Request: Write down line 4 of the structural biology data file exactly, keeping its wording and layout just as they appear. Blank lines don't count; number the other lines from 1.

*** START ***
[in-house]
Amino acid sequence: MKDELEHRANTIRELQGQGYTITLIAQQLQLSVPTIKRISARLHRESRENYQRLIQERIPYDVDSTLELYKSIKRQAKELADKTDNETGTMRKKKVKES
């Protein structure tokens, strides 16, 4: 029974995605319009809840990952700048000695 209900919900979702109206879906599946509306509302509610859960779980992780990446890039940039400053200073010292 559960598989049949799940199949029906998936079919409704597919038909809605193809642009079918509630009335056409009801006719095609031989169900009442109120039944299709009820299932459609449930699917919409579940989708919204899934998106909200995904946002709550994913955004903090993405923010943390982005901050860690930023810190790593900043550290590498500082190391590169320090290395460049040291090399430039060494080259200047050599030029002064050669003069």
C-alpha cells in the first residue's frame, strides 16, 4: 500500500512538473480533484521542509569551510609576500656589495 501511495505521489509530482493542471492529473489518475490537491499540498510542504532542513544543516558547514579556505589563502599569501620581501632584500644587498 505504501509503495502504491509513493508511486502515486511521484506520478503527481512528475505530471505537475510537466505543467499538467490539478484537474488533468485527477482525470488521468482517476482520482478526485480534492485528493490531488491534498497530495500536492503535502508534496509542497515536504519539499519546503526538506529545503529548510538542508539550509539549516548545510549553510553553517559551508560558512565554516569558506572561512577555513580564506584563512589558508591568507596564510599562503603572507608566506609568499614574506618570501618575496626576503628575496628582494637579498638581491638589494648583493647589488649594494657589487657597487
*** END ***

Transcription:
C-alpha cells in the first residue's frame, strides 16, 4: 500500500512538473480533484521542509569551510609576500656589495 501511495505521489509530482493542471492529473489518475490537491499540498510542504532542513544543516558547514579556505589563502599569501620581501632584500644587498 505504501509503495502504491509513493508511486502515486511521484506520478503527481512528475505530471505537475510537466505543467499538467490539478484537474488533468485527477482525470488521468482517476482520482478526485480534492485528493490531488491534498497530495500536492503535502508534496509542497515536504519539499519546503526538506529545503529548510538542508539550509539549516548545510549553510553553517559551508560558512565554516569558506572561512577555513580564506584563512589558508591568507596564510599562503603572507608566506609568499614574506618570501618575496626576503628575496628582494637579498638581491638589494648583493647589488649594494657589487657597487